Actions
Begin New Search
Refine Last Search
Cemetery Lookup
Add Burial Records
Help with Find A Grave

Find all Gibbons in:
 • Arlington National Cemetery
 • Arlington
 • Arlington County
 • Virginia
 • Find A Grave

Top Contributors
Success Stories
Discussion Forums
Find A Grave Store

Log In
Gen John Oliver Gibbon
Birth: Apr. 20, 1827
Philadelphia
Philadelphia County
Pennsylvania, USA
Death: Feb. 6, 1896
Baltimore
Baltimore County
Maryland, USA

Civil War Union Major General. Born in Philadelphia, Pennsylvania, when he was a small boy his family moved to Charlotte, North Carolina. It was from this state that he entered the United States Military Academy at West Point, graduating 20th in the class of 1847 that included future Union General Ambrose E. Burnside and future Confederate General Ambrose P. Hill. After service in the Mexican and Seminole wars and 5 years at West Point as artillery instructor, he was sent to Fort Leavenworth as Captain of the 4th United States Regular Artillery. Though 3 of his brothers enlisted in the Confederate Army when the war began, he remained with the Union. He had written the basic “Artillerist's Manual”, published by the War Department in 1860, and because of his qualifications Brigadier General Irvin McDowell made him chief of artillery in October 1861. However, when he became a Brigadier General of Volunteers himself, on May 2, 1862, he was given a brigade of 1 Indiana and 3 Wisconsin regiments. To bolster their morale he had them distinctively outfitted with tall black felt hats and white gaiters, and they became known as the Black Hat Brigade. A few months later, at South Mountain, thanks to a compliment from Major General Joseph Hooker, it became known as the Iron Brigade. He went on to divisional command in Major General John F. Reynolds' I Corps. He was wounded at the December 1862 Battle of Fredericksburg, and returned to lead the 2nd Division of Major General Winfield S. Hancock's II Corps. Wounded again at Gettysburg, he commanded briefly the draft depots at Philadelphia and Cleveland. He returned to his division in time to fight through all the battles of Lieutenant General Ulysses S. Grant's 1864 Overland Campaign against Petersburg, Virginia. He was promoted to Major General, US Volunteers on June 7, 1864. By January 1865 he was commanding the XXIV Corps and at Appomattox was one of the commissioners who received the surrender of General Robert E. Lee's army. Having received brevets in the Regular Army up to Major General, he was mustered out of the volunteer establishment on January 15, 1866. Remaining on active duty after the war, he fought Indians in the West. He participated in the Little Big Horn Campaign, where he commanded the troops that discovered and buried George A. Custer's troops after the battle. He was wounded once more the next year at Big Hole Basin, Montana. He was promoted to Brigadier General in the Regular Army on July 10, 1885. He later wrote a book, “Personal Recollections of the Civil War”, and was commander in chief of the Military Order of the Loyal Legion of the United States when he died in Baltimore. (bio by: Ugaalltheway)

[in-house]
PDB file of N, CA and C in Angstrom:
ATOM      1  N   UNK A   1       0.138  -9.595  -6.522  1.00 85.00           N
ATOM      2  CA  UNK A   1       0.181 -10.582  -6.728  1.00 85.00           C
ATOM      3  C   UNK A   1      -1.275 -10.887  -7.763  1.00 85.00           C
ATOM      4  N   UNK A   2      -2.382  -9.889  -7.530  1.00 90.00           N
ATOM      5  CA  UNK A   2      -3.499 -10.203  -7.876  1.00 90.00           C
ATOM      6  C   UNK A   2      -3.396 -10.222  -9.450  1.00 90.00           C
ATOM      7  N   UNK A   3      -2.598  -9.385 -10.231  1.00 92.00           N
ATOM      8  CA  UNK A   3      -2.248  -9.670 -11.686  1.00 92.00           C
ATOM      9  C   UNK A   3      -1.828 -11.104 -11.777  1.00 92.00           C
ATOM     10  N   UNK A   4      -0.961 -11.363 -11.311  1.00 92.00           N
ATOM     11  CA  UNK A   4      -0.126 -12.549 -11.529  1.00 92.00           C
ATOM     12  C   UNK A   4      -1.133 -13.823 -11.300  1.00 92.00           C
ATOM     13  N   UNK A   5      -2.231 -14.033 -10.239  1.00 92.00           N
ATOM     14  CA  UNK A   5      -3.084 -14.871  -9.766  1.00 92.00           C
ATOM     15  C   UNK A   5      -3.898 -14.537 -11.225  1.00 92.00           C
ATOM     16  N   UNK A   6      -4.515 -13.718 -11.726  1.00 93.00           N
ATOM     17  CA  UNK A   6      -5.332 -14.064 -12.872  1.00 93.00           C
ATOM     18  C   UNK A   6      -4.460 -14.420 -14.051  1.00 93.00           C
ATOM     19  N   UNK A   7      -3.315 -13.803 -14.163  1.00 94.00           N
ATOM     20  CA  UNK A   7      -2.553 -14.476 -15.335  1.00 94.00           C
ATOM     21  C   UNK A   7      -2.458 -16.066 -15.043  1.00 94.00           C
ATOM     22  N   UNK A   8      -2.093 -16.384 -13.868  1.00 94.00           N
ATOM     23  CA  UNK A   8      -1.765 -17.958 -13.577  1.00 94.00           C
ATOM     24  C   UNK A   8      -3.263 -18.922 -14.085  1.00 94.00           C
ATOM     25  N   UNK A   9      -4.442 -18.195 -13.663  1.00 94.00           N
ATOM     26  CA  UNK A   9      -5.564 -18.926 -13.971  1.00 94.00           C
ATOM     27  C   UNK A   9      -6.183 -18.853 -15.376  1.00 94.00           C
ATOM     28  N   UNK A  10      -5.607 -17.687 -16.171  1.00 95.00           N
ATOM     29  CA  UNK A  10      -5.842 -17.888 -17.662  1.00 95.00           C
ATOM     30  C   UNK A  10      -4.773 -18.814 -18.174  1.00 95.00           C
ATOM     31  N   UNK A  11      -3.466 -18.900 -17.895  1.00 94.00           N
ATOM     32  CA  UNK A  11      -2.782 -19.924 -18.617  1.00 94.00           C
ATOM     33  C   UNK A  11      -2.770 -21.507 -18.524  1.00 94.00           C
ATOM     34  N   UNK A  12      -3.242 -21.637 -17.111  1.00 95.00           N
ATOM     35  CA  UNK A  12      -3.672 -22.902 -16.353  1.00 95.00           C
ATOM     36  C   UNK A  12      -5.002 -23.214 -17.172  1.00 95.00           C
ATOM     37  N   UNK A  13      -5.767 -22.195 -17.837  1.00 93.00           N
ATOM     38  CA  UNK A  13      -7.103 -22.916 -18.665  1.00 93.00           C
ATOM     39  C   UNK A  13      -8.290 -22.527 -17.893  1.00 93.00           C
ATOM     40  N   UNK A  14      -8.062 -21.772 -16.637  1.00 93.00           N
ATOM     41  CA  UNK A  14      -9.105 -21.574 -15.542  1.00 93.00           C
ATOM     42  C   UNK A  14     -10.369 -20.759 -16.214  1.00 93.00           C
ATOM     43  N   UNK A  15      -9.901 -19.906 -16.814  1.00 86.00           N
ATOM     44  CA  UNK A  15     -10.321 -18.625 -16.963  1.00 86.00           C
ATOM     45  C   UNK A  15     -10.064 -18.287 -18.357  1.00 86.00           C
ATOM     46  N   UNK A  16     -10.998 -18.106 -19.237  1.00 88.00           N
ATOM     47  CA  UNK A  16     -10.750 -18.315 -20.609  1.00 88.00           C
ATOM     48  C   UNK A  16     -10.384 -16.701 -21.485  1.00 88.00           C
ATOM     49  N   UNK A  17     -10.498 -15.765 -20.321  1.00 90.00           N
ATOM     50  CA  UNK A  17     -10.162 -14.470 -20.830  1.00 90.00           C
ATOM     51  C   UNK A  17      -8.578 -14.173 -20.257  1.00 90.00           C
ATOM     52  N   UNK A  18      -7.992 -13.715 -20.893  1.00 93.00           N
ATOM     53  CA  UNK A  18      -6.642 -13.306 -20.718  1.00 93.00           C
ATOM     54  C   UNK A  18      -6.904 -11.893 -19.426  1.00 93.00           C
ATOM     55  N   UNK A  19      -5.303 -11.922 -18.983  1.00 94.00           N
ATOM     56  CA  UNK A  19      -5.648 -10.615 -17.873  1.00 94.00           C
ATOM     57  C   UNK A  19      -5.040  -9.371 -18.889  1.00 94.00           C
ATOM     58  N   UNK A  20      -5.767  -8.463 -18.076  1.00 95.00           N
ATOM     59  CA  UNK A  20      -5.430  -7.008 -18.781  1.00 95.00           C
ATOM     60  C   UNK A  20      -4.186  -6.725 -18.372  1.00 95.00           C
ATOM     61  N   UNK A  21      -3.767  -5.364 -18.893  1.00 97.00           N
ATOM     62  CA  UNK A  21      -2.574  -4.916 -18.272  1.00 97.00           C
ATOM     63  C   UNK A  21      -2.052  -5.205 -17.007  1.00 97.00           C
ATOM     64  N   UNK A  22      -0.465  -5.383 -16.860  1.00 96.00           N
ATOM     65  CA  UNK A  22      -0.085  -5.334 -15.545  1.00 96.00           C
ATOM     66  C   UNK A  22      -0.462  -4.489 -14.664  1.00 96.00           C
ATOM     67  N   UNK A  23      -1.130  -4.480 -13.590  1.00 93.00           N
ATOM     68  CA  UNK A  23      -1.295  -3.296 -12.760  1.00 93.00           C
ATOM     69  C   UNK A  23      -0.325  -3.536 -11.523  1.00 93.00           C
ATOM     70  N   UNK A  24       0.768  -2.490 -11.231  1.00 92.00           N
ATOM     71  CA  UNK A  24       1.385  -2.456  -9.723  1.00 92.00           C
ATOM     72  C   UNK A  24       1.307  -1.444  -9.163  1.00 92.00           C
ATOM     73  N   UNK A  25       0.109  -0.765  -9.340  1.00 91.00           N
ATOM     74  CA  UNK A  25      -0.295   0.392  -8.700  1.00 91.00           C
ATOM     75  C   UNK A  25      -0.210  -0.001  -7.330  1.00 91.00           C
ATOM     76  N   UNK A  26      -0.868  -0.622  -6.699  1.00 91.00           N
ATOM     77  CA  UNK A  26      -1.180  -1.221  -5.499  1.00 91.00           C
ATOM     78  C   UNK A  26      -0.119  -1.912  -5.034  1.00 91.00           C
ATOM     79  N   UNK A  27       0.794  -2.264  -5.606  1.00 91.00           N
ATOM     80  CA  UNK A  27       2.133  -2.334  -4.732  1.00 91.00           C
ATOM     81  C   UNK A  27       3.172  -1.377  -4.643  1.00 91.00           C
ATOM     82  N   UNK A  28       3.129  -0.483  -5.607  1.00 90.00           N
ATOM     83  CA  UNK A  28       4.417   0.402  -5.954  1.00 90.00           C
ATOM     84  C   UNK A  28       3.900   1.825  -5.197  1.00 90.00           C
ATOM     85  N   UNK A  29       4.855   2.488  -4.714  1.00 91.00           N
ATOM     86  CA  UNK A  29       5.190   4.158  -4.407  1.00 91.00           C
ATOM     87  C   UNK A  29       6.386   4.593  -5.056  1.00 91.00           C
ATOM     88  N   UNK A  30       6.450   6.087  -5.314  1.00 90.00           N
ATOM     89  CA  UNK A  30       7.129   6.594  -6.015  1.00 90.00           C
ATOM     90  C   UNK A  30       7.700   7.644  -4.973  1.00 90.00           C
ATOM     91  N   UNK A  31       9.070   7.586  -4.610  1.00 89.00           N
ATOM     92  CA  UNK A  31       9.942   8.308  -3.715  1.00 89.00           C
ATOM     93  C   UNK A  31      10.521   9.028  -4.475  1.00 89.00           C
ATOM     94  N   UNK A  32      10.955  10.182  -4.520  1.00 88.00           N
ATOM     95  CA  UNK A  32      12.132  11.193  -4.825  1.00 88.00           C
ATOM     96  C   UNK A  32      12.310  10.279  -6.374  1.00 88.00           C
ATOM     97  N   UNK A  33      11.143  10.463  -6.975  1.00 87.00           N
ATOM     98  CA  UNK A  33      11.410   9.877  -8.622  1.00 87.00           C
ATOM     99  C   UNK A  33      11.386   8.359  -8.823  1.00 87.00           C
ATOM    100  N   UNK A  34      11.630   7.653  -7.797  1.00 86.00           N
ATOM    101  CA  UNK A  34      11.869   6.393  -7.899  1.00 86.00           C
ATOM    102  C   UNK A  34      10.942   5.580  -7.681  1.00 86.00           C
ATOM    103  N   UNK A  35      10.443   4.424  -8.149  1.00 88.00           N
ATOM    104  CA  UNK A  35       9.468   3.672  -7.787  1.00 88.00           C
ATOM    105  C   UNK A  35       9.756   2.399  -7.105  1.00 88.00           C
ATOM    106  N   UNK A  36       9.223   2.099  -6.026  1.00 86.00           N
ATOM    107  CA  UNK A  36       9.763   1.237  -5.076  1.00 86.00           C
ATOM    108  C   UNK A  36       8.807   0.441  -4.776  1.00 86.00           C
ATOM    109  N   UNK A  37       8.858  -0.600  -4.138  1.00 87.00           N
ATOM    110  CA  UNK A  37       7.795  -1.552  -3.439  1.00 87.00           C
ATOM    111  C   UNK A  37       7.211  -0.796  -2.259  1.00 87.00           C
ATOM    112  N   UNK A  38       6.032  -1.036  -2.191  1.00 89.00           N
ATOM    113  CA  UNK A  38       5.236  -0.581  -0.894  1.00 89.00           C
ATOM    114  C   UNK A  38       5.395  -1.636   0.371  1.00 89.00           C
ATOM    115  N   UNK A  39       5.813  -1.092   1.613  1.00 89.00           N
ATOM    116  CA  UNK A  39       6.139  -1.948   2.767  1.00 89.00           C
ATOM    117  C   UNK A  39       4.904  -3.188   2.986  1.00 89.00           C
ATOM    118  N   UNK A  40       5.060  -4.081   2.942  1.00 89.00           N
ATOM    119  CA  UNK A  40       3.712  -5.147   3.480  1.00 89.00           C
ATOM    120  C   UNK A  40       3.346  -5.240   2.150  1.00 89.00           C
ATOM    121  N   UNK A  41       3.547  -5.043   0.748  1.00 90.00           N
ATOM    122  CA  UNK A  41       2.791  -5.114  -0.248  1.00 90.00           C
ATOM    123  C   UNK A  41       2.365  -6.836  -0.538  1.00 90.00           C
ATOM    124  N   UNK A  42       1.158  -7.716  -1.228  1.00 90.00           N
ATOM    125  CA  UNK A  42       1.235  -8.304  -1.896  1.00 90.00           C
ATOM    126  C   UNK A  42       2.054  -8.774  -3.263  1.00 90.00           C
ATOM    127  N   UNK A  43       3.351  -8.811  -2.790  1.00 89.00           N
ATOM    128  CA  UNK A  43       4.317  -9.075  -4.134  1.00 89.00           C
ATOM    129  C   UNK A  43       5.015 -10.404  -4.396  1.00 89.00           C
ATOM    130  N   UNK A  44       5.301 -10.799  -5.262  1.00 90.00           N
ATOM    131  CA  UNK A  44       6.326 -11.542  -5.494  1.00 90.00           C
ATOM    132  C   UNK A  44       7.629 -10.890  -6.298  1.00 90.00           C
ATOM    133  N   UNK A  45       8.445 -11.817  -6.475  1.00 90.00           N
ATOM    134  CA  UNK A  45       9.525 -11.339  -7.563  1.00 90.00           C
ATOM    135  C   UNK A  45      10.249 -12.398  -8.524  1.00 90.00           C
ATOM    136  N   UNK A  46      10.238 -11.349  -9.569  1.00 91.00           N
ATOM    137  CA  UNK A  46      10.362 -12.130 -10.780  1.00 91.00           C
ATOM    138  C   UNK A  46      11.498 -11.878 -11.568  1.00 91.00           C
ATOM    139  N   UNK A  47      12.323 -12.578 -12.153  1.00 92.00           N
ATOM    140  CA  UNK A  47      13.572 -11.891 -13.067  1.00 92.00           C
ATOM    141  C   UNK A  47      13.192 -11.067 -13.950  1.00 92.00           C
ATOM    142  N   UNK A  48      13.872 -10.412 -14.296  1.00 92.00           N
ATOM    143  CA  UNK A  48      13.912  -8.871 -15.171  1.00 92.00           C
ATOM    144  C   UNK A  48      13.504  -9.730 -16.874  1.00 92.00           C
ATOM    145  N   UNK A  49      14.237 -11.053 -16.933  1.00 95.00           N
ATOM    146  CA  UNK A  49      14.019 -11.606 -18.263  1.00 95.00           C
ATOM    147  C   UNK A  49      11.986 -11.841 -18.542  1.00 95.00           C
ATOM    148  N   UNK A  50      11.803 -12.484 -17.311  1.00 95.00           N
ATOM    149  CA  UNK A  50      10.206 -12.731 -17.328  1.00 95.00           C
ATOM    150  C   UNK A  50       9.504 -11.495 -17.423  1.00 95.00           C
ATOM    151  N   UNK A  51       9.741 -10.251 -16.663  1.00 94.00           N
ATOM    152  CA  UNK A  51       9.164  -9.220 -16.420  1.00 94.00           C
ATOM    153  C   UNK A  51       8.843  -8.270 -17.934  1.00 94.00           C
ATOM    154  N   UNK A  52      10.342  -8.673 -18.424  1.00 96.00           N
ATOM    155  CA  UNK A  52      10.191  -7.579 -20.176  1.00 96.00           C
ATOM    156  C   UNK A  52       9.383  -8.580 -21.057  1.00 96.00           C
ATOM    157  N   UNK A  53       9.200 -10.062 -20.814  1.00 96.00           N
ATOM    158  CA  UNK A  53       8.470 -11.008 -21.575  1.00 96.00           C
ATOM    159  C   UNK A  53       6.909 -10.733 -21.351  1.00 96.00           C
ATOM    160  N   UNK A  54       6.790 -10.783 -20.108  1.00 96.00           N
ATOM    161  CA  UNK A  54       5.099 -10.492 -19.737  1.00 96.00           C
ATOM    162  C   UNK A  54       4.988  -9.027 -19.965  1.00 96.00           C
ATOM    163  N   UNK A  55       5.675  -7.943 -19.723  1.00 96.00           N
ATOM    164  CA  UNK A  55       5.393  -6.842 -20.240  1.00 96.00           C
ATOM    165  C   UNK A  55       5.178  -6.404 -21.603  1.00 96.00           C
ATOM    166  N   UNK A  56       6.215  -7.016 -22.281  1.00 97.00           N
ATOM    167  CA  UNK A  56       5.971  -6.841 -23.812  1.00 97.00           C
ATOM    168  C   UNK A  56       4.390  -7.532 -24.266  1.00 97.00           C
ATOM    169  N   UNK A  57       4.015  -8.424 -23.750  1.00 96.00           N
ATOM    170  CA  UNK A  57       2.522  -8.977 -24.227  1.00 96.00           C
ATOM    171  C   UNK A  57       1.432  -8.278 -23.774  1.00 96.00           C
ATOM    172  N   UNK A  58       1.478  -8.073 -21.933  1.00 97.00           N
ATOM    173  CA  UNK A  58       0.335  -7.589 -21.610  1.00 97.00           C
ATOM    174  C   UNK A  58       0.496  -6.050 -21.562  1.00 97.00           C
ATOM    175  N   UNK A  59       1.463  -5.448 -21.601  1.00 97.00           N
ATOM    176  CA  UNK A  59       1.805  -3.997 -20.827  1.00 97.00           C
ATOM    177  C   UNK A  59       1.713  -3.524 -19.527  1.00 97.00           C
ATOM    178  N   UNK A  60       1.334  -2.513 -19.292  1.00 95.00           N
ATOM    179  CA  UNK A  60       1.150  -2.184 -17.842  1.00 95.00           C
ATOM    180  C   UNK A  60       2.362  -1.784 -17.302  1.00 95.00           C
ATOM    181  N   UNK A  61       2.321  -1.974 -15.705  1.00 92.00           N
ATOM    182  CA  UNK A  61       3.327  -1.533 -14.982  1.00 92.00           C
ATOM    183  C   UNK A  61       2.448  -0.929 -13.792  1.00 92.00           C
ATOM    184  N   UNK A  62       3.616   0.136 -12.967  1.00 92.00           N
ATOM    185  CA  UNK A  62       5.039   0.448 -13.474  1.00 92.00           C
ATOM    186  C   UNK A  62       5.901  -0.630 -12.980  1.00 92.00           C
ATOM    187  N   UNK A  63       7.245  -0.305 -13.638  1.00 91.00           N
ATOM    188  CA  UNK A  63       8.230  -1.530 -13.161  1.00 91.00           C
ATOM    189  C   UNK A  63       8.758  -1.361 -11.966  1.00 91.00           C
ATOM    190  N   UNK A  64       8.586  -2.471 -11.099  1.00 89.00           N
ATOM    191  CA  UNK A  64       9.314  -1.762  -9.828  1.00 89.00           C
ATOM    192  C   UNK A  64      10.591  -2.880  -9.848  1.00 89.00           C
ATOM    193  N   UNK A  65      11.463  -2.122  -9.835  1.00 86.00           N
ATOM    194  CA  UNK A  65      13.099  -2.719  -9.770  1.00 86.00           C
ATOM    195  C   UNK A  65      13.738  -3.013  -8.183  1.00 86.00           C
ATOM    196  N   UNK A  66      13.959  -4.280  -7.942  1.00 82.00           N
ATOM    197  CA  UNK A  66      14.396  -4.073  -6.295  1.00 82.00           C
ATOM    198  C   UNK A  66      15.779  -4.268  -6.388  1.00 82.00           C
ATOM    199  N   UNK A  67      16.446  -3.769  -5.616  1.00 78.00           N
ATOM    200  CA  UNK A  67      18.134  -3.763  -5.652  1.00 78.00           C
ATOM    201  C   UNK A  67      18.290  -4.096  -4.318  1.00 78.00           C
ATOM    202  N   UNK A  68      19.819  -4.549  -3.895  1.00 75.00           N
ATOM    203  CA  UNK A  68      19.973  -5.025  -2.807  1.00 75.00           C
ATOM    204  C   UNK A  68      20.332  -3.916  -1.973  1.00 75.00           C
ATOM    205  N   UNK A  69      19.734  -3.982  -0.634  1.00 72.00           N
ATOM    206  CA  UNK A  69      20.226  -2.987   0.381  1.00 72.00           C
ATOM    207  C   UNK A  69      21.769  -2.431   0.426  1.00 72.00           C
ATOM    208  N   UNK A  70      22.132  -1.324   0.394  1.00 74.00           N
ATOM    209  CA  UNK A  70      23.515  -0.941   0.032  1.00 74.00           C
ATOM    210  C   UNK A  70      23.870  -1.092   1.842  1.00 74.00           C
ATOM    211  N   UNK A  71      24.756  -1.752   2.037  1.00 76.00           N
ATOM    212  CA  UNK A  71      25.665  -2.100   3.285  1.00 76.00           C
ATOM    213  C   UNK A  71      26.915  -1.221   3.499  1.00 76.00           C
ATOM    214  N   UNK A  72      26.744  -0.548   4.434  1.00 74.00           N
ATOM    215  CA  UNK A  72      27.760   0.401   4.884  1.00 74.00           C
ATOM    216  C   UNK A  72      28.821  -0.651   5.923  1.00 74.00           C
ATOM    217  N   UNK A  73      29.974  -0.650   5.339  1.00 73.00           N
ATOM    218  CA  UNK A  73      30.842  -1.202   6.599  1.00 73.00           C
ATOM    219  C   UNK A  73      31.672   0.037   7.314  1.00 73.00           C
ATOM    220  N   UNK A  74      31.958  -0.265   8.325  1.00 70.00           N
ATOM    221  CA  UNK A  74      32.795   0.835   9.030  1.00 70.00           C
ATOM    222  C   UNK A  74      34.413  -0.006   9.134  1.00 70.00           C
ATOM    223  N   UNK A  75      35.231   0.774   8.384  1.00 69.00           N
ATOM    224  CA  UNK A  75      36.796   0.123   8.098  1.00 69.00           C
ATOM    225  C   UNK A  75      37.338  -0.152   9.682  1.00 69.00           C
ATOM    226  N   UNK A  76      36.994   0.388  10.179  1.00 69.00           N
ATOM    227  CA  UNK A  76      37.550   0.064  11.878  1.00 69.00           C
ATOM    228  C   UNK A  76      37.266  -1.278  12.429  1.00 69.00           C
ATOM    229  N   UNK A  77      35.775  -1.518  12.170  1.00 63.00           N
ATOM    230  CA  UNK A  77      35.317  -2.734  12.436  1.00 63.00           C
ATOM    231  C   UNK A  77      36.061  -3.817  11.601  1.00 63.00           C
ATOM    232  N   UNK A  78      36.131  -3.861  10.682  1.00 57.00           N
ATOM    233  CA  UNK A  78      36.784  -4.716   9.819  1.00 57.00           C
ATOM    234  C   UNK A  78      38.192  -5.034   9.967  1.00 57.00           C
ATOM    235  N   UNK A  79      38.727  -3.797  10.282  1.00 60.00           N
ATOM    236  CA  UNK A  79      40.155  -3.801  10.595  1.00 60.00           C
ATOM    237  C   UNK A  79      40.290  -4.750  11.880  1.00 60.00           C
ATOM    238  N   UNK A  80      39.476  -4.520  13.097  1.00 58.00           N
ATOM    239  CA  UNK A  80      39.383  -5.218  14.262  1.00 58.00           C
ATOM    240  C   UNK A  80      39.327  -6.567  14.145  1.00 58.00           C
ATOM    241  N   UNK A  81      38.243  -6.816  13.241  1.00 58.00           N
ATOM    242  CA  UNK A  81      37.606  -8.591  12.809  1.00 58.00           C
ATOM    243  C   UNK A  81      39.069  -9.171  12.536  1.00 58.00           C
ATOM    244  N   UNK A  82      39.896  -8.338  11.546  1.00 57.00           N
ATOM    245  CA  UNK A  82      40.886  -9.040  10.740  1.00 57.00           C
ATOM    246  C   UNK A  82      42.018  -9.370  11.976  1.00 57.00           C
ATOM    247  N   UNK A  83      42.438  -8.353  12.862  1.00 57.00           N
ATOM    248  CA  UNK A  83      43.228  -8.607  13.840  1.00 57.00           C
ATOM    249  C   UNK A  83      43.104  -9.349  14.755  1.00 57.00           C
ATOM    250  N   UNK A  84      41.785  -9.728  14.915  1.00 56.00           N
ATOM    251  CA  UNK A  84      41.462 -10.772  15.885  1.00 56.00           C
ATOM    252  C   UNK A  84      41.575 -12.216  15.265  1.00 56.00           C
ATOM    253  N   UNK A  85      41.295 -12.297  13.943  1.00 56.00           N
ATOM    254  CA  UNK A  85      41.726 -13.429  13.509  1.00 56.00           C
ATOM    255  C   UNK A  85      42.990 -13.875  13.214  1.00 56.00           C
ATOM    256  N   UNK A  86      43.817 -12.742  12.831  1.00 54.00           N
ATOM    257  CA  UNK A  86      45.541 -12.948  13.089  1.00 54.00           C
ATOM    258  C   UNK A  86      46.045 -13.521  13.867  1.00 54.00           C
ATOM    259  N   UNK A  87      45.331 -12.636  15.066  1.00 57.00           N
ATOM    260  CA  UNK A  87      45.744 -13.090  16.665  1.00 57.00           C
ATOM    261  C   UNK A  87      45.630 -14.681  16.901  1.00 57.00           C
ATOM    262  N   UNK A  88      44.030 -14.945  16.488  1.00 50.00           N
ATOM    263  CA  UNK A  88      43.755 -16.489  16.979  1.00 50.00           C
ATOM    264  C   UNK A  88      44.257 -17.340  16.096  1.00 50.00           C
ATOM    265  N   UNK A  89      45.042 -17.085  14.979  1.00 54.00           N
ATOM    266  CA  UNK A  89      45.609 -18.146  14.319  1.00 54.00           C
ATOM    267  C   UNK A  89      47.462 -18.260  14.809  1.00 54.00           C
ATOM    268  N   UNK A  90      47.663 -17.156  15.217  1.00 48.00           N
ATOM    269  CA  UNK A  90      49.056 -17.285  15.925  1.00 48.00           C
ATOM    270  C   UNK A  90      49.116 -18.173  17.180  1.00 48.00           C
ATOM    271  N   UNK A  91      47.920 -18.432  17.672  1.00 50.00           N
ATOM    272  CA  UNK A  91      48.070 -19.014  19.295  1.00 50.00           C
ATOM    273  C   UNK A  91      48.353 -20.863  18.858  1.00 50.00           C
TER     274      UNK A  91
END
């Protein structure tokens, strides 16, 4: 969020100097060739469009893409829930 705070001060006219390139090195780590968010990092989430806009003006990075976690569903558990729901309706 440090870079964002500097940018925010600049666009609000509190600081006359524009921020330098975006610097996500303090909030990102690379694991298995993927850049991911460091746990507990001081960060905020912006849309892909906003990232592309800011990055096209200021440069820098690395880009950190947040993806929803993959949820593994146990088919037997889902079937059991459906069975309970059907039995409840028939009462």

Family links: 
 Children:
  Katherine Larden Gibbon McCoy (1858 - 1888)*
 
*Calculated relationship
 
Burial:
Arlington National Cemetery
Arlington
Arlington County
Virginia, USA
Plot: Section 2, Lot 986
GPS (lat/lon): 38.88038, -77.0724
 
Maintained by: Find A Grave
Record added: Mar 21, 1999
Find A Grave Memorial# 4836
Gen John Oliver Gibbon
Added by: Sharon Murray
 
Gen John Oliver Gibbon
Added by: Russ Dodge
 
Gen John Oliver Gibbon
Added by: Russ Dodge
 
There is 1 more photo not showing...
Click here to view all images...
Photos may be scaled.
Click on image for full size.


- LaDene
 Added: May. 20, 2014

- nyfirebird2003
 Added: Apr. 20, 2014

- nyfirebird2003
 Added: Apr. 20, 2014
There are 142 more notes not showing...
Click here to view all notes...
Do you have a photo to add? Click here
How famous was this person?
Current ranking for this person: (4.1 after 40 votes)
 

Privacy Statement and Terms of Service